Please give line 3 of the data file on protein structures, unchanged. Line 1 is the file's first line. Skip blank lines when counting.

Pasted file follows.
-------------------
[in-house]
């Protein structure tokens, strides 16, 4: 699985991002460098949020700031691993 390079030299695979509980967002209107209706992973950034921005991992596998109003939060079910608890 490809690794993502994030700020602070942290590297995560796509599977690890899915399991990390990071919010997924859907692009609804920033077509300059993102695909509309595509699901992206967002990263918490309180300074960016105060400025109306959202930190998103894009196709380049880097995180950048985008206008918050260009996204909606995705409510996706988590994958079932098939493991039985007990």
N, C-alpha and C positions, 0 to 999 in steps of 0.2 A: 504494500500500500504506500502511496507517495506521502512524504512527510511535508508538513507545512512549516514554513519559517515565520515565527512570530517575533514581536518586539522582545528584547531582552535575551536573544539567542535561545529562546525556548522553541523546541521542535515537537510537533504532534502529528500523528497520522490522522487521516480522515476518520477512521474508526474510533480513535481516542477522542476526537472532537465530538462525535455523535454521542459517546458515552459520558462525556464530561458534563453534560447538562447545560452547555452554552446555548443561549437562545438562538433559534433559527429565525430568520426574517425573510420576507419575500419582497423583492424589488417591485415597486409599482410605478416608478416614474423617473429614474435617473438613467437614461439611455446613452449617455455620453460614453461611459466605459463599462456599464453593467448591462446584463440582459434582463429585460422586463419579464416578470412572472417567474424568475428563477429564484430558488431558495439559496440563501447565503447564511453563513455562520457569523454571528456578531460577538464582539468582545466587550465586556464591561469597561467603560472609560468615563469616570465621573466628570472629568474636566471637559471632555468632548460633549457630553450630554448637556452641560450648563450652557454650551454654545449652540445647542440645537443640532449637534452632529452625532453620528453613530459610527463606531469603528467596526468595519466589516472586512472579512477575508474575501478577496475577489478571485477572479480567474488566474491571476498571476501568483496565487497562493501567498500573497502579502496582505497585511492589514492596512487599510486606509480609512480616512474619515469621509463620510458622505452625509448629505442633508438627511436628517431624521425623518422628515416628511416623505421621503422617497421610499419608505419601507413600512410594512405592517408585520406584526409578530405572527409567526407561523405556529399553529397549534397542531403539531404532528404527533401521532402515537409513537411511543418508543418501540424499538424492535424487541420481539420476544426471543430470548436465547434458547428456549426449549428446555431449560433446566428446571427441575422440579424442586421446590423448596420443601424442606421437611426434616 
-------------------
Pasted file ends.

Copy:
N, C-alpha and C positions, 0 to 999 in steps of 0.2 A: 504494500500500500504506500502511496507517495506521502512524504512527510511535508508538513507545512512549516514554513519559517515565520515565527512570530517575533514581536518586539522582545528584547531582552535575551536573544539567542535561545529562546525556548522553541523546541521542535515537537510537533504532534502529528500523528497520522490522522487521516480522515476518520477512521474508526474510533480513535481516542477522542476526537472532537465530538462525535455523535454521542459517546458515552459520558462525556464530561458534563453534560447538562447545560452547555452554552446555548443561549437562545438562538433559534433559527429565525430568520426574517425573510420576507419575500419582497423583492424589488417591485415597486409599482410605478416608478416614474423617473429614474435617473438613467437614461439611455446613452449617455455620453460614453461611459466605459463599462456599464453593467448591462446584463440582459434582463429585460422586463419579464416578470412572472417567474424568475428563477429564484430558488431558495439559496440563501447565503447564511453563513455562520457569523454571528456578531460577538464582539468582545466587550465586556464591561469597561467603560472609560468615563469616570465621573466628570472629568474636566471637559471632555468632548460633549457630553450630554448637556452641560450648563450652557454650551454654545449652540445647542440645537443640532449637534452632529452625532453620528453613530459610527463606531469603528467596526468595519466589516472586512472579512477575508474575501478577496475577489478571485477572479480567474488566474491571476498571476501568483496565487497562493501567498500573497502579502496582505497585511492589514492596512487599510486606509480609512480616512474619515469621509463620510458622505452625509448629505442633508438627511436628517431624521425623518422628515416628511416623505421621503422617497421610499419608505419601507413600512410594512405592517408585520406584526409578530405572527409567526407561523405556529399553529397549534397542531403539531404532528404527533401521532402515537409513537411511543418508543418501540424499538424492535424487541420481539420476544426471543430470548436465547434458547428456549426449549428446555431449560433446566428446571427441575422440579424442586421446590423448596420443601424442606421437611426434616 